Take Yourself out on a Date
That’s right. You heard me. Go out to eat by yourself. Go to a movie by yourself. (I totally watched Disney’s Tangled in a theater filled with families by myself). Get to know yourself again. Who you are. Who you are not. What you like and don’t like. Chances are you spent so long trying to please your abuser that you don’t know who you are any more. I would even suggest waiting to date for at least a year while you get to know you. I know the thought may kind of suck and all you want is to feel what it feels to be loved in a healthy relationship. It’s possible. I promise. I know because I waited even longer to start dating again.

Take the time learn to love yourself and then you will be ready to teach and allow a man how to love you. Don’t worry about what everyone else thinks. Do what’s right for you.

14 Tips to Becoming the Right One

Ive had my fair share of relationships and break ups. At 31 I’ve been married and divorced and dating and a single parent. I’ve learned a lot from these experiences.

We’ve all heard dating isn’t about finding the right one, it’s about becoming the right one, these tips will help you do just that.

1. Look for the Silver Linings
Every relationship you are in, you learn more about yourself, about others, about relationships. Look for the wins and the lessons rather than the losses and the failures.

2. Get off the Merry-Go-Round
When you mess up and experience something that causes a break up, a similar situation will come up in the next relationship, (or even in the same relationship over and over again) will you do the same thing again, or will you react differently?

3. Be True. Be You!
You have to learn what you don’t want in order to know what you do want. Stop going by what others tell you you should and should not want, figure it out for yourself.

4. Would you Date you?
Always always work on you whether single or in a relationship. Give yourself the gift of growth, opportunity and me time.

5. Listen Up
Communicate. Communicate. Communicate. This is key and perhaps even the most important component to a happy and healthy relationship. Be vulnerable, express your feelings and thoughts, your dreams and fears, your worries and hopes.

6. Don’t Judge
Honor your partner, where they are coming from and where they are now. It’s not your job to change them, it’s your job to love them for who they are.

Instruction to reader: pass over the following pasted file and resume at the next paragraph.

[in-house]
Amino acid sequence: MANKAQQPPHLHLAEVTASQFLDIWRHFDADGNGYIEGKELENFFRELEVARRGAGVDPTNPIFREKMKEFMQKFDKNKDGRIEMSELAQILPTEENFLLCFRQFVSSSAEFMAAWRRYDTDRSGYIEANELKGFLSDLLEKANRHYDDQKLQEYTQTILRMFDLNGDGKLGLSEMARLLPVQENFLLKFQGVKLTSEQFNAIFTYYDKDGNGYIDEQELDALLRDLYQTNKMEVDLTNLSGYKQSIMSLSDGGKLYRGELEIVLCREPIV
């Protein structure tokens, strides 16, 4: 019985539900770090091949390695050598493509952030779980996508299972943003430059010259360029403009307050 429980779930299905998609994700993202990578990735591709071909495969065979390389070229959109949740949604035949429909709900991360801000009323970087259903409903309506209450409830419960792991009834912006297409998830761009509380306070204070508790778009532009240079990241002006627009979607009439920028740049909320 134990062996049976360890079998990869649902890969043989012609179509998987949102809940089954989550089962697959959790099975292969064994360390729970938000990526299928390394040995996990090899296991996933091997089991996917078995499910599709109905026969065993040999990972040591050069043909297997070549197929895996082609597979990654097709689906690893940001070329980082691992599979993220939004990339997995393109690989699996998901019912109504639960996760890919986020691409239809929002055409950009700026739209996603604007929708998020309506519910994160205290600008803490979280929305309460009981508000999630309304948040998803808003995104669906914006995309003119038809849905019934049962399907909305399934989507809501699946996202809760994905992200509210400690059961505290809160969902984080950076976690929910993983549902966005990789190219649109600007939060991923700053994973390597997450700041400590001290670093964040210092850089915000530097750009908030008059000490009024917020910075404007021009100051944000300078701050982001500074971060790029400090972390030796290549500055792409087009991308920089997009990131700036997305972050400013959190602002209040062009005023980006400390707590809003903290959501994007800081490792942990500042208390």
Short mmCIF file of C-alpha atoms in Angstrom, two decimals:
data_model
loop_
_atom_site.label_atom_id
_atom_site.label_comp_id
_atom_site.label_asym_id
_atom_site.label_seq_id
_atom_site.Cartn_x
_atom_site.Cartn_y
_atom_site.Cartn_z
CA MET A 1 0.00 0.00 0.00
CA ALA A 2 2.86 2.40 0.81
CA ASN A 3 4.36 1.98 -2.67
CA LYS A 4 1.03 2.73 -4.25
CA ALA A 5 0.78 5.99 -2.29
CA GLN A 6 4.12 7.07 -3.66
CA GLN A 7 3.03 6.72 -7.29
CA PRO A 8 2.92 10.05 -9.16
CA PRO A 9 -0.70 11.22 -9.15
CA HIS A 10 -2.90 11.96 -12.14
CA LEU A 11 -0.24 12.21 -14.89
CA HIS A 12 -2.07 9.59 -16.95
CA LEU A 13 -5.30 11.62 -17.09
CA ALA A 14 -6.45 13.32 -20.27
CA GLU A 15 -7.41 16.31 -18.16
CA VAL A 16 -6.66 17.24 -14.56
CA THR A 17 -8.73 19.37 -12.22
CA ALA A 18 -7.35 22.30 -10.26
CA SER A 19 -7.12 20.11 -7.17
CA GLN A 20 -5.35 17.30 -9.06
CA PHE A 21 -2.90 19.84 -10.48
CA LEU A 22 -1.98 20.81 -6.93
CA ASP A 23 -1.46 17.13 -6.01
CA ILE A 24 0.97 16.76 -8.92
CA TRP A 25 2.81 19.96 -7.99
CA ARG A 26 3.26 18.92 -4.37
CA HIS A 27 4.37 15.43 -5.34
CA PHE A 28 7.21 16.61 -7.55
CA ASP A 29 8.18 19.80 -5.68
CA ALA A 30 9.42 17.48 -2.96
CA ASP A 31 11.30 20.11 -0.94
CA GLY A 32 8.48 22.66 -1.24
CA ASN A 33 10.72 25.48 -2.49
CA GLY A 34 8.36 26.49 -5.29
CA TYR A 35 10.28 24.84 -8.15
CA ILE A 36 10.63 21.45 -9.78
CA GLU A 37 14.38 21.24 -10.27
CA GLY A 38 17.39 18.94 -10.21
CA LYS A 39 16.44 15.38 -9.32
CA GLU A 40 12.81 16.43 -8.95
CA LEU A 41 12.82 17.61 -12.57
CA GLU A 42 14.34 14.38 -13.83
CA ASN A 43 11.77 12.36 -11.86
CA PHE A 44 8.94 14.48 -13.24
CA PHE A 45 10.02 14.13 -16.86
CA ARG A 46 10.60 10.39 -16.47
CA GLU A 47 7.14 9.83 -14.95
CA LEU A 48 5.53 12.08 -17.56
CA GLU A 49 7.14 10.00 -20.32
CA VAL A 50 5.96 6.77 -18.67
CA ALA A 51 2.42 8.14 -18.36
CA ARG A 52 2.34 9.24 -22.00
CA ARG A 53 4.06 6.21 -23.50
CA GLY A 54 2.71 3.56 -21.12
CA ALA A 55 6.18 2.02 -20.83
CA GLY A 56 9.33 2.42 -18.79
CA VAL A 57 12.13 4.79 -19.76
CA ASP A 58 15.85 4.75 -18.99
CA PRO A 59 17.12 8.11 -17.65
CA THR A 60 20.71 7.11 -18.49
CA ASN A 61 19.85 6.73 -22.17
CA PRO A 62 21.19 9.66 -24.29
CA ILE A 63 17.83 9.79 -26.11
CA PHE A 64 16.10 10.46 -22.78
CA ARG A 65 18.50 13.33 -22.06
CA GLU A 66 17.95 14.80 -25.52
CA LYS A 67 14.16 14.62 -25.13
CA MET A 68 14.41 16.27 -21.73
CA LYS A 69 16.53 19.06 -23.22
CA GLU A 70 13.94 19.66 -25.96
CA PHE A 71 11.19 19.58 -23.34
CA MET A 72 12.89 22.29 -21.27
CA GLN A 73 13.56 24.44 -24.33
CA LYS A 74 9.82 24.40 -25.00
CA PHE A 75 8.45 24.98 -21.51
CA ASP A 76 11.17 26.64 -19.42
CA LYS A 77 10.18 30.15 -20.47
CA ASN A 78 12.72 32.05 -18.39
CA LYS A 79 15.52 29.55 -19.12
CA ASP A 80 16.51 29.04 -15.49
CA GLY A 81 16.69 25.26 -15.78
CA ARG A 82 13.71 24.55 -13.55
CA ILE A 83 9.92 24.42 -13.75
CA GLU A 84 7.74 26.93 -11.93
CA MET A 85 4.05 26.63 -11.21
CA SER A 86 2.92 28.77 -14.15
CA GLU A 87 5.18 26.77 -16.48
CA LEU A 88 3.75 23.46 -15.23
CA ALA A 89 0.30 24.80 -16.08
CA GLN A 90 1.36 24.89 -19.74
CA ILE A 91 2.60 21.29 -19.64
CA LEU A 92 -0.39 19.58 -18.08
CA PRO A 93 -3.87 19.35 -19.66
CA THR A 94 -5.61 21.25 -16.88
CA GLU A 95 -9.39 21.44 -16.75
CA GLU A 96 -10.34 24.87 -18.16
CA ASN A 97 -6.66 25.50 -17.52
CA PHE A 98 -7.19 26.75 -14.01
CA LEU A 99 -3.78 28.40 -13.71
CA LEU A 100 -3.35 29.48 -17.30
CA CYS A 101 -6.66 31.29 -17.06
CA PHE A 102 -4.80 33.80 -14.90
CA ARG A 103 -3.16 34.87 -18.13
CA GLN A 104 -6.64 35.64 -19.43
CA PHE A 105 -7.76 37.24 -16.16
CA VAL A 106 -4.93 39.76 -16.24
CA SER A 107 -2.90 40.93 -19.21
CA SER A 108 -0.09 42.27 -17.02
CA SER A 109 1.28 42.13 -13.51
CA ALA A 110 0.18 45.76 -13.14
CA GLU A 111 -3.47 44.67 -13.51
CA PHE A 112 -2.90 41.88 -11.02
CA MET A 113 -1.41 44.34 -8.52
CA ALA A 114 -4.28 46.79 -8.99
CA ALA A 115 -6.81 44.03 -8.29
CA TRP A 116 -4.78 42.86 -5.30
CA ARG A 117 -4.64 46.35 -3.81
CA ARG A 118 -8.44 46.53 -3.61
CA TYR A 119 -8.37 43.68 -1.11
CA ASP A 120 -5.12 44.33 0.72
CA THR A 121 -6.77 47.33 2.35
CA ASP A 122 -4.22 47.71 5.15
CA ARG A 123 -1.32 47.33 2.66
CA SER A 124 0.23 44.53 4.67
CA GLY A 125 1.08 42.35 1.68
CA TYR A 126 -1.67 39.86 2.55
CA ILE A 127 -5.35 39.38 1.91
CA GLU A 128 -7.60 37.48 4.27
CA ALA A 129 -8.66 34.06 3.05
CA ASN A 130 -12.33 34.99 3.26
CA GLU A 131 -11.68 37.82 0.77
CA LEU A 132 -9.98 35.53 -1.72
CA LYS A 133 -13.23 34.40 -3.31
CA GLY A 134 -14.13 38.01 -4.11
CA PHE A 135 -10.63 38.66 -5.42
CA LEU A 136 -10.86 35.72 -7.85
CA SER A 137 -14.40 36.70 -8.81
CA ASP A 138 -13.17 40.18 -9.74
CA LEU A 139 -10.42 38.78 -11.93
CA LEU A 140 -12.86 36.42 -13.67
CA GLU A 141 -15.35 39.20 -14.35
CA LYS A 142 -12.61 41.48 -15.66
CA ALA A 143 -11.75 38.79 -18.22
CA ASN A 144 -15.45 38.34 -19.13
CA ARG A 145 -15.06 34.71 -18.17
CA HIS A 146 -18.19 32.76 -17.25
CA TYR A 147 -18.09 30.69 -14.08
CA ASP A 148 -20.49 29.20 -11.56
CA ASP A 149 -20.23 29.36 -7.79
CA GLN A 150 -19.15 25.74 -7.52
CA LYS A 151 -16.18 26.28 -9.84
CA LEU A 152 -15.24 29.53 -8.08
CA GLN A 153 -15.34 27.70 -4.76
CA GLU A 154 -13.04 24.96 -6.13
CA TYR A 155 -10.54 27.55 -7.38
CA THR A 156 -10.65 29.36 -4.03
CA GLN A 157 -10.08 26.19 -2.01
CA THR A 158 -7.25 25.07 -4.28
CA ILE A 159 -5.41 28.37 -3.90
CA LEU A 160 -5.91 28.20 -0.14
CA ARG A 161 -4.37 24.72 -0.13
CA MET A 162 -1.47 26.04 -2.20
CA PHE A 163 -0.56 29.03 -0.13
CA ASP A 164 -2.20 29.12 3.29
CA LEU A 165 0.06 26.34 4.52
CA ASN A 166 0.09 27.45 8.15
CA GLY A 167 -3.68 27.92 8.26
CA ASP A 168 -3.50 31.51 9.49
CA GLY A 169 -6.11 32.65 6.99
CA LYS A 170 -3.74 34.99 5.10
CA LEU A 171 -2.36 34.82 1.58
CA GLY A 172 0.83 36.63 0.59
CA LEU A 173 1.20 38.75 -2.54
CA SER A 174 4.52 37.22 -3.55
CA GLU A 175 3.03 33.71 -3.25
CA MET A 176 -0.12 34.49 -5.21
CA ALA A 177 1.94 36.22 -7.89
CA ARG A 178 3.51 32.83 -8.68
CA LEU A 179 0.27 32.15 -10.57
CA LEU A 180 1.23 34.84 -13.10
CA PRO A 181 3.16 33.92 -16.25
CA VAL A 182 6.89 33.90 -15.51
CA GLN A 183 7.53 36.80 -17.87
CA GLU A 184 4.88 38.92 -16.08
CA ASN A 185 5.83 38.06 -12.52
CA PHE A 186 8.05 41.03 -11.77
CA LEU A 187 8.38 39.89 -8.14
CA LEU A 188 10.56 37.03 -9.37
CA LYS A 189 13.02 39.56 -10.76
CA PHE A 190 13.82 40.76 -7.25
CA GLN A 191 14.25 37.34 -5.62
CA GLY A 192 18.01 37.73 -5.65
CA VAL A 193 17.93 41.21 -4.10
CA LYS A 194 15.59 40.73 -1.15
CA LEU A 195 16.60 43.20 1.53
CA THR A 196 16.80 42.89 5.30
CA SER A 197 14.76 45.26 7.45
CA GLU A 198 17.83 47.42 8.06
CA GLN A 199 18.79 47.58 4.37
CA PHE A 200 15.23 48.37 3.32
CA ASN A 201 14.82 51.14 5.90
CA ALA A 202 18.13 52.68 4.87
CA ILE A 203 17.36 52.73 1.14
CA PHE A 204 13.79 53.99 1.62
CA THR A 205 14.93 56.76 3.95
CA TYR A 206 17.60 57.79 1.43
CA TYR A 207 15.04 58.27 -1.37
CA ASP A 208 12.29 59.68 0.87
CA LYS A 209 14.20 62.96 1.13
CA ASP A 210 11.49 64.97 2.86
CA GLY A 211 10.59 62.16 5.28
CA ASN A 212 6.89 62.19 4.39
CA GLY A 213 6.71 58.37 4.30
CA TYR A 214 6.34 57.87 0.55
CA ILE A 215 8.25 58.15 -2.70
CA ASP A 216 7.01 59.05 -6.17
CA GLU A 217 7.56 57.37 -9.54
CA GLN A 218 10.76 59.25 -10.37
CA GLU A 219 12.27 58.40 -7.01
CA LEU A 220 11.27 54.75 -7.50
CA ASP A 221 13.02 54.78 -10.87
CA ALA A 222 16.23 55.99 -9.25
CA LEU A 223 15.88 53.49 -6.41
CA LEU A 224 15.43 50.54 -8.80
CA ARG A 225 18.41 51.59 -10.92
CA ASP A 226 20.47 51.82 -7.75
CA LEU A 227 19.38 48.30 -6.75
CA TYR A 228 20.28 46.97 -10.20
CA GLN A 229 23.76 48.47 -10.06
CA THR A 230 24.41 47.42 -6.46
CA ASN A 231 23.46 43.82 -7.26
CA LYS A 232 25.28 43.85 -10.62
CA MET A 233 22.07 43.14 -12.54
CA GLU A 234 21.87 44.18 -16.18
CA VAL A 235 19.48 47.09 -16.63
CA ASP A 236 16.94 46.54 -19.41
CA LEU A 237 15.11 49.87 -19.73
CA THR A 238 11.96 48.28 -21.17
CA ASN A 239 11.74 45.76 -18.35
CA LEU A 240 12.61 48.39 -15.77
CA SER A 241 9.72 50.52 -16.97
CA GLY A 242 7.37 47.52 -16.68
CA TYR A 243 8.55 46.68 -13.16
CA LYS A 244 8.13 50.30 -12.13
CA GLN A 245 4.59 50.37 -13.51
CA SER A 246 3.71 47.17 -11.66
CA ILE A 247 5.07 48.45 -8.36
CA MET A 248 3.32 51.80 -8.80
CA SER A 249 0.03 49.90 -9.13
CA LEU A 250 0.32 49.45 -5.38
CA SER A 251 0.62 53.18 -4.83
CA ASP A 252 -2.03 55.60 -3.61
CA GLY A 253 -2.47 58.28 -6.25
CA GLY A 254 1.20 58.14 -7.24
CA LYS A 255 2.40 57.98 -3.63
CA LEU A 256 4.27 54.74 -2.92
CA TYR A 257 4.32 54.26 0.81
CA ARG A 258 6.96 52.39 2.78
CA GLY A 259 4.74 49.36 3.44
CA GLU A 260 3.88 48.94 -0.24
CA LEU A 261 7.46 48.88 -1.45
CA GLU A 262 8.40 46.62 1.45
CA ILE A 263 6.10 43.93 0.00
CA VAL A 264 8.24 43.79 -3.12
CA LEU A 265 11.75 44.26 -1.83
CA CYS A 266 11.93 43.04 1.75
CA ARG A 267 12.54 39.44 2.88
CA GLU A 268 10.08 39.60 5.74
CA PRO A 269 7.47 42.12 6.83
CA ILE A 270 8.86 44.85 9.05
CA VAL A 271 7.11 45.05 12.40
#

7. Who Are You?
Stop letting your relationship be all consuming. Have your own hobbies and interests, allow your partner to have their own hobbies and interests. Spend time apart.

8. Words Matter
Speak positively about your partner and to your partner. What you speak about, you bring about. Stop teasing with harsh words or degrading jokes. Words stick. (Be aware of your tone too! The way you say what you say makes a difference).

9. Use declarations
Wake up every morning and declare how much you love yourself, how much you love your partner, how much you love your kids, and how beautiful your life is. It’ll help you be open to seeing the good day to day.

10. Monkey See Monkey Do
Be aware of what your kids learn, hear, see and experience. What are you modeling for them?
11. Do the work
It’s worth it! Having a loving and committed relationship doesn’t just happen, you have to make sacrifices. If you want a spouse, kids and a beautiful home, you can’t also have a girlfriend/boyfriend and go out partying every night.

12. Seek out learning and help constantly.
And stop expecting your partner to do the same or do it with you. It’s okay for you to learn all you can, they will benefit from your knowledge naturally.  (I love books, podcasts, classes etc).

13. Patience
Keep repeating yourself if you have to. People are ready to hear certain things at certain times. Stop getting caught up on I already told you that once (stay away from taking it too far and being a nag either). Realize your partner sees and experiences the world differently from you and that’s okay. In fact, it’s a good thing. Think of all you can learn from and teach each other.

14. Be forgiving. Be forgiven.
We all mess up we all make mistakes, in fact, we’re supposed to. Forgive your partner, forgive yourself. Relationships are going to bring up a lot of stuff. That’s what they are designed for. If you choose to see ‘problems’ in relationships as ‘learning experiences’ instead, new doors will open for you that you never saw possible.